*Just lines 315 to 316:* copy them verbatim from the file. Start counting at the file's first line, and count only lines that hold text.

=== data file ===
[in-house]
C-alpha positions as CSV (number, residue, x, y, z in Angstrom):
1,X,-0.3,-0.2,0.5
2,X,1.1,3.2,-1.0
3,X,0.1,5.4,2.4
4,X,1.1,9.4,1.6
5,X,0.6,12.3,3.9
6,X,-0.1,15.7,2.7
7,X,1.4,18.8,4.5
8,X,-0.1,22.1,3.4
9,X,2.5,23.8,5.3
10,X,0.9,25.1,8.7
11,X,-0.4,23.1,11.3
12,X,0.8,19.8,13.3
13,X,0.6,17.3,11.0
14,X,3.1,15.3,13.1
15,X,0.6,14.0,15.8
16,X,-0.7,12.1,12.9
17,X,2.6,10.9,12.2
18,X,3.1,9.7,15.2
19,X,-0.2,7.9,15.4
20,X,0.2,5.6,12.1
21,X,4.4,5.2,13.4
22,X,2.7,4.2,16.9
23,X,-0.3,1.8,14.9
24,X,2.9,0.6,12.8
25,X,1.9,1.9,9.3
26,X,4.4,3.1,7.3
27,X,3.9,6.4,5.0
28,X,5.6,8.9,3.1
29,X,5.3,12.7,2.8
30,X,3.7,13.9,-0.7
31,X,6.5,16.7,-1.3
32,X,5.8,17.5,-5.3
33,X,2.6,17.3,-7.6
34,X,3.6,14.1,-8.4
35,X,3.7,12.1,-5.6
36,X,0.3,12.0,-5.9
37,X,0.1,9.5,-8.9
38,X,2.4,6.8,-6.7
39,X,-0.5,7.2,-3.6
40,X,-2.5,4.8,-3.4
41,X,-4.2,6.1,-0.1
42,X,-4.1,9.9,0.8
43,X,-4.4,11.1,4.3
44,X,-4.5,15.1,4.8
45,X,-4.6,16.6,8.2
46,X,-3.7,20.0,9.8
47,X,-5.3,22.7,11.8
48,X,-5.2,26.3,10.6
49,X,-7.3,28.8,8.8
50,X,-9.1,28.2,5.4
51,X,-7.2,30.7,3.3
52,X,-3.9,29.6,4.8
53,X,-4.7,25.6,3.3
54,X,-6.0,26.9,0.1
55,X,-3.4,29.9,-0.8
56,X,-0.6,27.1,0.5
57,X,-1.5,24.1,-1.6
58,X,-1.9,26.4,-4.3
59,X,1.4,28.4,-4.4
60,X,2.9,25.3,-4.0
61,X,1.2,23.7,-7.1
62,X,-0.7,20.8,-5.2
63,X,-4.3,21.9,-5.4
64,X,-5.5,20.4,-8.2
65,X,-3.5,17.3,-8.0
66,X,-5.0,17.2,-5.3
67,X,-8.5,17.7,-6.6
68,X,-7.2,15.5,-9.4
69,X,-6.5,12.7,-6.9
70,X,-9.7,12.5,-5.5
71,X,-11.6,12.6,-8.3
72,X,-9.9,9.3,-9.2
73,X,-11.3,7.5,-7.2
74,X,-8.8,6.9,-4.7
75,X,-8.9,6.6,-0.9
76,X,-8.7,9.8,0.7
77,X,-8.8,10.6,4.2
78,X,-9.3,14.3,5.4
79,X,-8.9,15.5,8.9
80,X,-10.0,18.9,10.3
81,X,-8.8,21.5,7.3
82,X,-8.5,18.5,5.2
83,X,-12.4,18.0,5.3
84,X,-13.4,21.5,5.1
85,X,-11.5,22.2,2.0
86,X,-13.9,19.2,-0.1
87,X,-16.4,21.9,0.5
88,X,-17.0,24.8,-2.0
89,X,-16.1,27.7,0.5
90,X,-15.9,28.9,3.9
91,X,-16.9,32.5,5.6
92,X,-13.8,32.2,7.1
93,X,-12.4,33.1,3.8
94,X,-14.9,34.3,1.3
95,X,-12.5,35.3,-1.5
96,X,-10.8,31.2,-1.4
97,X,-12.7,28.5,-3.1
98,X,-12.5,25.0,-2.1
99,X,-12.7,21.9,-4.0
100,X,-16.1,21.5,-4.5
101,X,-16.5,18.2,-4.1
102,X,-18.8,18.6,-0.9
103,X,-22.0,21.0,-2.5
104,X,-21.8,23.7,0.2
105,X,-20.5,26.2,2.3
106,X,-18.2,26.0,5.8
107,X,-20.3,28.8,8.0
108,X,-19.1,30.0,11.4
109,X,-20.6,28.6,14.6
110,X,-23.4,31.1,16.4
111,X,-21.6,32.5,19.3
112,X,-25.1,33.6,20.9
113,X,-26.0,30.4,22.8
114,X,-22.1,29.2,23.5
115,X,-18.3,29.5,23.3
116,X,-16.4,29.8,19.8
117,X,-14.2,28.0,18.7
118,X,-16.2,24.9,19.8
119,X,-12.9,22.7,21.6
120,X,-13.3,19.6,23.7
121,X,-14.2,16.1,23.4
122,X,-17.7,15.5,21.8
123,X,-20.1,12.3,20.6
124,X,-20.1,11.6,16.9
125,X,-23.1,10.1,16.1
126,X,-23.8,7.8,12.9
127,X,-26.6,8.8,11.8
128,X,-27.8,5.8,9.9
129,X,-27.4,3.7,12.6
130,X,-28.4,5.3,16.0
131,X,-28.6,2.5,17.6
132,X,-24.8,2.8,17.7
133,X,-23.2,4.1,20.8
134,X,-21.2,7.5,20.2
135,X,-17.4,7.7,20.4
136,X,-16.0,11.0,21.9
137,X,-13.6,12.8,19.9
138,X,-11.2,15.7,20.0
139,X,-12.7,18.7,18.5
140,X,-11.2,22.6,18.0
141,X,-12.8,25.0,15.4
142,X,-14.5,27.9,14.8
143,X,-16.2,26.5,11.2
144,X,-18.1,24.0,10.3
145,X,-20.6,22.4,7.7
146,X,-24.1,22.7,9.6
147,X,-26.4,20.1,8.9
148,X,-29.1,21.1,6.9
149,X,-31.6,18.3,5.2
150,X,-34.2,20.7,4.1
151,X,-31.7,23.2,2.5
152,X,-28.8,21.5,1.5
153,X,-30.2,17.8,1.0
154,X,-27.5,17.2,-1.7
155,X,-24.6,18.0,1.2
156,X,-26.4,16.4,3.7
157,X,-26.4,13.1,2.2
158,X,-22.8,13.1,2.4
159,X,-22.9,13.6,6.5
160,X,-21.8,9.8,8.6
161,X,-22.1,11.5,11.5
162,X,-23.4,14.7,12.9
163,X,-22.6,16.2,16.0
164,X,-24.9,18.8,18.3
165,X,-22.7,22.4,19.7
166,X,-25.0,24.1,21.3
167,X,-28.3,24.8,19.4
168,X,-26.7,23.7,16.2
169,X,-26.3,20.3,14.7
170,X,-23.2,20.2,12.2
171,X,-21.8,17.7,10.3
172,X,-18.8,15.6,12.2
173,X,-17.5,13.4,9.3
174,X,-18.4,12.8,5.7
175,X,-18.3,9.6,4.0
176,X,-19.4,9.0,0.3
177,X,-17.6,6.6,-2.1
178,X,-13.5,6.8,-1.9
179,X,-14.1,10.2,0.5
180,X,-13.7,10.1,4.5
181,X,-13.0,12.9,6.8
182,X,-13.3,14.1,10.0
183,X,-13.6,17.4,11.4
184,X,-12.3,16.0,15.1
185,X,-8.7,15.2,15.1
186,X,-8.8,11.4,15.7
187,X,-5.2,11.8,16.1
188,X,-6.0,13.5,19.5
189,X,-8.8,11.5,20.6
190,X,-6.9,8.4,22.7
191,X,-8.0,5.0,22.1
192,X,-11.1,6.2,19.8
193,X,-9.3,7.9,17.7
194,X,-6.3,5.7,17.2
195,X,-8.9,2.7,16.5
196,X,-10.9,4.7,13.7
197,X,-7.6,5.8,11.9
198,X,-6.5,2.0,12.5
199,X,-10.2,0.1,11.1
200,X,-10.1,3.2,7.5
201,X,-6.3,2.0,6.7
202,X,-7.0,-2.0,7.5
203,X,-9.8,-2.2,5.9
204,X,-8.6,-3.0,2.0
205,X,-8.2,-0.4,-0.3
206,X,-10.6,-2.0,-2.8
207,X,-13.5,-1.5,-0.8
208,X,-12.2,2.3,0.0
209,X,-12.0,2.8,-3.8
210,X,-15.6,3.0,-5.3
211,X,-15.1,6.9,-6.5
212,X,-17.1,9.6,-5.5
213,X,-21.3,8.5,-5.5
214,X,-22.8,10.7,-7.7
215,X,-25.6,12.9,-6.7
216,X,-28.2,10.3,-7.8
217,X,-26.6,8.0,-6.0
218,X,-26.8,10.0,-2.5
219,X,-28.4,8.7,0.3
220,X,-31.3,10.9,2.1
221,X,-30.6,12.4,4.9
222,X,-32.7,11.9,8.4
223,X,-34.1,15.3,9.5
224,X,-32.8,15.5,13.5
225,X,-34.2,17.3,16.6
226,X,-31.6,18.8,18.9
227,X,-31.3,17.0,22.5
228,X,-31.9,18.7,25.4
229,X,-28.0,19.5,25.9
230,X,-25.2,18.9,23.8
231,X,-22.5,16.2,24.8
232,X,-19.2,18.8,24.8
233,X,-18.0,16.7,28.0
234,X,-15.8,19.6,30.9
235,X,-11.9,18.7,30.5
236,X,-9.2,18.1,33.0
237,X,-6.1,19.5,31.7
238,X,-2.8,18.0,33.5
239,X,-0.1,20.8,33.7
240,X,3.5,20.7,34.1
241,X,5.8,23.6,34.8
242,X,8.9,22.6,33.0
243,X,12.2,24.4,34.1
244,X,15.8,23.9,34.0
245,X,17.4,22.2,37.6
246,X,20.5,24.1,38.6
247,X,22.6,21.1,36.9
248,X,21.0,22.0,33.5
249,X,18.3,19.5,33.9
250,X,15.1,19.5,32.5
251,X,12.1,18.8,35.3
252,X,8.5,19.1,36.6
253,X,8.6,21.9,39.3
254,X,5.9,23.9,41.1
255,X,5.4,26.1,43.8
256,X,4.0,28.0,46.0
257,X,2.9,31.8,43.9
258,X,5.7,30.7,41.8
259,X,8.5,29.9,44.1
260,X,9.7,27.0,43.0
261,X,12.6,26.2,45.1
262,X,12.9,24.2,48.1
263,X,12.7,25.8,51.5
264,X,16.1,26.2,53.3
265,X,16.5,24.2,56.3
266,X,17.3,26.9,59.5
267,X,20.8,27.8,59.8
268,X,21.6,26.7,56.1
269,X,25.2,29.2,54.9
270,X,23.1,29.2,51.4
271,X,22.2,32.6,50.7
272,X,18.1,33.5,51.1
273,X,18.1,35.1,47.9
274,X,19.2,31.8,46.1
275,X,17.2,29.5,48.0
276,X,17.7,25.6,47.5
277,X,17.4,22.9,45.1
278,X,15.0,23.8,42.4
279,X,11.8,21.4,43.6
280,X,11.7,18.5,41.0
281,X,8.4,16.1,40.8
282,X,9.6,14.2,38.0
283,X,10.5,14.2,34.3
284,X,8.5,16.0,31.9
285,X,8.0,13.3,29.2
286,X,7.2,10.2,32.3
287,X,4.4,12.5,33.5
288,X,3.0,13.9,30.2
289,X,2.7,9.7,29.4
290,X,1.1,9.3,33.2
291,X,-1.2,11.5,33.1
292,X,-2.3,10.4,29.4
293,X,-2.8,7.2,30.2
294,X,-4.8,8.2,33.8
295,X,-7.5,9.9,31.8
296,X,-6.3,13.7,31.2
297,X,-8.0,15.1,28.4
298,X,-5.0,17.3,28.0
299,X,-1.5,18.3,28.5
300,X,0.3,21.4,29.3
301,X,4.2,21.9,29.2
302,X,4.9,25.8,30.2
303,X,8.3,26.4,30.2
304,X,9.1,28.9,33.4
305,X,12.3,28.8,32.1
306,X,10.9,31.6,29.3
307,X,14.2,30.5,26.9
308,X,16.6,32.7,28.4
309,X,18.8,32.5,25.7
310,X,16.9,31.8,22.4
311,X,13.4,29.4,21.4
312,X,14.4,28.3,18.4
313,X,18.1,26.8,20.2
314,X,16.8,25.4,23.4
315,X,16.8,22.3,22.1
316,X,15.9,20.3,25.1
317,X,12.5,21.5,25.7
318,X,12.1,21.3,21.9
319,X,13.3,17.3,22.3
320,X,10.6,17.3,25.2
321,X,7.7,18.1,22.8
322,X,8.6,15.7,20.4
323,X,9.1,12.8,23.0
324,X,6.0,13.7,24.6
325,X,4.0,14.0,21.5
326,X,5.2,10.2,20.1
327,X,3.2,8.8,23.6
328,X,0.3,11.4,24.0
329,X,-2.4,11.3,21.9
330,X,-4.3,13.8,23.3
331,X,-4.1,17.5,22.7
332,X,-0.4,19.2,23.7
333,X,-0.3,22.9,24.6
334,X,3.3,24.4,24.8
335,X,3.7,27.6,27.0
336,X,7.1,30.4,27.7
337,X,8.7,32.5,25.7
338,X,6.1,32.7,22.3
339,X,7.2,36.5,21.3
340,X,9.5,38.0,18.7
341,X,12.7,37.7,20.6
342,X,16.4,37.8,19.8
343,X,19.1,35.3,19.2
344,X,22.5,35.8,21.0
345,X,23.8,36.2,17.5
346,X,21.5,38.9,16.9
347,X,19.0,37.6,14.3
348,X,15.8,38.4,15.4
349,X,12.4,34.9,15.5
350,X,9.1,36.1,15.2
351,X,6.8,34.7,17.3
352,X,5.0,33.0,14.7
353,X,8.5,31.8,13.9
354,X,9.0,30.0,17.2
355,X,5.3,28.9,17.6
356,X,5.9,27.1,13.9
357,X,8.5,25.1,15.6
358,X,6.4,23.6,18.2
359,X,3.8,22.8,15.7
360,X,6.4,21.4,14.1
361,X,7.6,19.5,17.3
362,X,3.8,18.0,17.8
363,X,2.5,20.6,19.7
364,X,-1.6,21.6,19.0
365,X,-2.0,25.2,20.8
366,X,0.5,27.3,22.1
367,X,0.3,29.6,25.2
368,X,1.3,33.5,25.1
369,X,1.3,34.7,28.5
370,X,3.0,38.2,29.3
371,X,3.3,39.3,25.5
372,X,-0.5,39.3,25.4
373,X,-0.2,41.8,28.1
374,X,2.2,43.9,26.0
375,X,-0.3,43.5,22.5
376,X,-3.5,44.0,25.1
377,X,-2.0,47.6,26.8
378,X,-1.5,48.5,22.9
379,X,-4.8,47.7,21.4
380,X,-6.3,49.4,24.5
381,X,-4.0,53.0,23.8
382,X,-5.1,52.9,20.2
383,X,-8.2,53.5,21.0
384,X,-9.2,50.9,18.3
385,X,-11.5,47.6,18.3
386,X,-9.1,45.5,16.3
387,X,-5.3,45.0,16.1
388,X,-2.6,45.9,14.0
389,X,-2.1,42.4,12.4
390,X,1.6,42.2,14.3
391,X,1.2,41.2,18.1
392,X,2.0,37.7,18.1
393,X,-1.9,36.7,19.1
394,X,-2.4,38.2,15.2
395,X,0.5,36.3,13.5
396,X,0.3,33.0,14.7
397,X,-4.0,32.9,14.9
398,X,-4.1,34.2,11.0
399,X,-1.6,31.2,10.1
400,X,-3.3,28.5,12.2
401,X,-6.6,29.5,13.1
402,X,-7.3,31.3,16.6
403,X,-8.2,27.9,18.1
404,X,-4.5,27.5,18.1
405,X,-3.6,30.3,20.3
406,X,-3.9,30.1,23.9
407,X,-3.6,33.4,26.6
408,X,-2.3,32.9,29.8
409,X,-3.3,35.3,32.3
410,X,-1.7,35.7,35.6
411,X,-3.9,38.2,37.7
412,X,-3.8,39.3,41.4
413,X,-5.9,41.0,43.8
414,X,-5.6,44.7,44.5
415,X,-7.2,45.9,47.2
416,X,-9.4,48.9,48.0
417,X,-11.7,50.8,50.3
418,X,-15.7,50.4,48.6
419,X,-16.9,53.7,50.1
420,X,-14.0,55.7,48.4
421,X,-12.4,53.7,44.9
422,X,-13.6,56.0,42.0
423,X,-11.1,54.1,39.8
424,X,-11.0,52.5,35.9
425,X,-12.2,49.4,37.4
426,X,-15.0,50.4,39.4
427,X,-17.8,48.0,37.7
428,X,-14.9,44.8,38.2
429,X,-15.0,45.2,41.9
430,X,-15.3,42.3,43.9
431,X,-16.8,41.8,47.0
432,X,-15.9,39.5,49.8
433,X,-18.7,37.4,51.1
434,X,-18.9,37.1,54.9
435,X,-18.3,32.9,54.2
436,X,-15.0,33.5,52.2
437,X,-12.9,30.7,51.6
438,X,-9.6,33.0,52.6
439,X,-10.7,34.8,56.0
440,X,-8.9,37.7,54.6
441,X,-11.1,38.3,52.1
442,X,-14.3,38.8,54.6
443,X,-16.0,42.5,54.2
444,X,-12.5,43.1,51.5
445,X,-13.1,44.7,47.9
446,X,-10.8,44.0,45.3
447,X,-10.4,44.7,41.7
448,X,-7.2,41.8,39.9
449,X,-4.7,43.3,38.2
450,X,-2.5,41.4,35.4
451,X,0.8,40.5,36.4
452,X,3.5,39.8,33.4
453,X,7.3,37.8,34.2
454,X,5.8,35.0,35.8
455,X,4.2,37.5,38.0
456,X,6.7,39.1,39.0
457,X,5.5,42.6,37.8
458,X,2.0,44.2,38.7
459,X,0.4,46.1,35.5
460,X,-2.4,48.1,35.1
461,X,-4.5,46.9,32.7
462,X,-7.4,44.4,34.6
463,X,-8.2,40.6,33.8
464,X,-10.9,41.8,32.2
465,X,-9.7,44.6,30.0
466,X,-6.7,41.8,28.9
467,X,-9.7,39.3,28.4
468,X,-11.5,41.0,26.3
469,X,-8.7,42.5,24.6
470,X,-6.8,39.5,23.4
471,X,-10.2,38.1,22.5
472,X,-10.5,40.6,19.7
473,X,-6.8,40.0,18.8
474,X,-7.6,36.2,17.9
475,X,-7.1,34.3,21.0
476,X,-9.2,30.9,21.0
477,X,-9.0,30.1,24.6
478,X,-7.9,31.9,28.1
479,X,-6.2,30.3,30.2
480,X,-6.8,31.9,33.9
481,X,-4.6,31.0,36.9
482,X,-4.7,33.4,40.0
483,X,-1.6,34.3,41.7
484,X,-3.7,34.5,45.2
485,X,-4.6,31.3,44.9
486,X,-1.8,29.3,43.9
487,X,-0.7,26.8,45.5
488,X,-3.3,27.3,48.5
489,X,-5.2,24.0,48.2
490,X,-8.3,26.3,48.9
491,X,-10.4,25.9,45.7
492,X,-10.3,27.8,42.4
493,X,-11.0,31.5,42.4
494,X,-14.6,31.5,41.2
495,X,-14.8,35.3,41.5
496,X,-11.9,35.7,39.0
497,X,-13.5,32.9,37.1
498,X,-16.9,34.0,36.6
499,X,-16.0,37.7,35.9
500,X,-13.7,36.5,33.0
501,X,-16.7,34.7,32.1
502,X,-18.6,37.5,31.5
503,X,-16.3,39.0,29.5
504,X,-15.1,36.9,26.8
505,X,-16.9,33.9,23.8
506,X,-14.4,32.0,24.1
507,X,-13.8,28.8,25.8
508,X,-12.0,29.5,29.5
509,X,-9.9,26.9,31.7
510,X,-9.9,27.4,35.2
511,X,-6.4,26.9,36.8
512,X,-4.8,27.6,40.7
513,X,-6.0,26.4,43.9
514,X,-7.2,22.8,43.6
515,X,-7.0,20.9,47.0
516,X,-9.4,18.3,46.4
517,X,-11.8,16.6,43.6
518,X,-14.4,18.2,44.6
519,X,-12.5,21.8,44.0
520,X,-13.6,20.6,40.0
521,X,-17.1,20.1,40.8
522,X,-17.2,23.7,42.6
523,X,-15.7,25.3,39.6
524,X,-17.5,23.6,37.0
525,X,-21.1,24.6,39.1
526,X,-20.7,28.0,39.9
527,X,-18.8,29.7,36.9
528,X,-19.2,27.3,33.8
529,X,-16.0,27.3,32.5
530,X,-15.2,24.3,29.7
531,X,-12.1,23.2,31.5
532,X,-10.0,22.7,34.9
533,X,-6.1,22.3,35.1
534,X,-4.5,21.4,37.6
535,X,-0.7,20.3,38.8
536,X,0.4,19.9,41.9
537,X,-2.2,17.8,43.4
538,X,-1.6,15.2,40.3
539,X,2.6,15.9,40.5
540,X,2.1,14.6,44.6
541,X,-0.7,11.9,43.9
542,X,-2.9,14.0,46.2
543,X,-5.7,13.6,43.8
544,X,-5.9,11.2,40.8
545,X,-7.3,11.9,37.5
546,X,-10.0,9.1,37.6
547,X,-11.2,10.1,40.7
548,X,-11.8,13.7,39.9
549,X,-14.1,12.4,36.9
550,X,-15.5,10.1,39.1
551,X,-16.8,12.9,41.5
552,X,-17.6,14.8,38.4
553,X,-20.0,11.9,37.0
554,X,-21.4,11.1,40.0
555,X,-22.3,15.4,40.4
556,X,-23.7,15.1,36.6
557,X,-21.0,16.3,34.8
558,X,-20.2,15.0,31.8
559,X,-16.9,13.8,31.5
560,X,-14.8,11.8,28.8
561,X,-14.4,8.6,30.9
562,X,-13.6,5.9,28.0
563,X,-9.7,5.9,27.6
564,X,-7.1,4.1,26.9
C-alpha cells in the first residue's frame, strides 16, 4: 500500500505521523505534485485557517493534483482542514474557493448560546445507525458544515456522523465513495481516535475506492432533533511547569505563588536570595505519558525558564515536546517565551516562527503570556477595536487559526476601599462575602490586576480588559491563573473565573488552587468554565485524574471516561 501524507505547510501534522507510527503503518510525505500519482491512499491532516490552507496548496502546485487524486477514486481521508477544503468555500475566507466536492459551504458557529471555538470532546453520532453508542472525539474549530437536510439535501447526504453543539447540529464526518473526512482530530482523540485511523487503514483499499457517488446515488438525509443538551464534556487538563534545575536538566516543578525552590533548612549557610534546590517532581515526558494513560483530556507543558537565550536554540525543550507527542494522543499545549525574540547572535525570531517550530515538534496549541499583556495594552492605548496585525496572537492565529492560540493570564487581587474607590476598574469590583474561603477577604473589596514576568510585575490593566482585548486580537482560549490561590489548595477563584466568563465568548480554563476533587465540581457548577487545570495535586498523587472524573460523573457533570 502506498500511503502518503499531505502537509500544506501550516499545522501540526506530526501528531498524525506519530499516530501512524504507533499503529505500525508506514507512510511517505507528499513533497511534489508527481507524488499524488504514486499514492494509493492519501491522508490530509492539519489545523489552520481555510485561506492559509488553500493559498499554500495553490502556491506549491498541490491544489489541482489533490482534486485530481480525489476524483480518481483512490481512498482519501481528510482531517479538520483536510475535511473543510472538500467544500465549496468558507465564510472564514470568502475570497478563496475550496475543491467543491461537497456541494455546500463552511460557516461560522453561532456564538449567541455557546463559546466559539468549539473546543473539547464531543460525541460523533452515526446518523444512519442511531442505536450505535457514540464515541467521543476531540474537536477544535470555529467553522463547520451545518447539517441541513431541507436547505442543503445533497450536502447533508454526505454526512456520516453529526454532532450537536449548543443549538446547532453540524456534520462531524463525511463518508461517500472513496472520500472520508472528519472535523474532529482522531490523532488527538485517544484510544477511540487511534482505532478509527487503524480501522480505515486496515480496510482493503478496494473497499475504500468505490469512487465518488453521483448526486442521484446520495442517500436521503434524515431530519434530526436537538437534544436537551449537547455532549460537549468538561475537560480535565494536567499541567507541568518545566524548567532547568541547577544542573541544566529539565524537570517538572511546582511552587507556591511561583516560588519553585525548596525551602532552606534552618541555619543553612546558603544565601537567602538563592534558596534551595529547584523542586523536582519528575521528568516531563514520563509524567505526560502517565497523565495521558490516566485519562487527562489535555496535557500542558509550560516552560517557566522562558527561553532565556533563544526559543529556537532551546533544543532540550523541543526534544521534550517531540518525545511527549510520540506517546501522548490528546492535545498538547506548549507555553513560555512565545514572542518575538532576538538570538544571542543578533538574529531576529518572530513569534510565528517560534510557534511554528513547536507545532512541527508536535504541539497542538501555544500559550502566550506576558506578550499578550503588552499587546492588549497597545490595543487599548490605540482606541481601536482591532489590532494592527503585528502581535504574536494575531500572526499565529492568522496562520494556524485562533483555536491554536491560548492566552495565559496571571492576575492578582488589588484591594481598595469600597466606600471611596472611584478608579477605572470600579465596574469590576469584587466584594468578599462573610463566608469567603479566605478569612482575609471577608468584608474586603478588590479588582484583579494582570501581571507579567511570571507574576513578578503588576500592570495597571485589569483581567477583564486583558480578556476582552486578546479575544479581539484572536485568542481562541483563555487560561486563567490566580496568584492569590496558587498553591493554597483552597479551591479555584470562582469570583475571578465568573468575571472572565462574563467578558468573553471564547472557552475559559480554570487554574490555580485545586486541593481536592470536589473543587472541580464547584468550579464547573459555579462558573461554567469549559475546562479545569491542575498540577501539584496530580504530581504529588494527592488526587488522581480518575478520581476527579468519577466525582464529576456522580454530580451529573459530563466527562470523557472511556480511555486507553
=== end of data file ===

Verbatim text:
313,X,18.1,26.8,20.2
314,X,16.8,25.4,23.4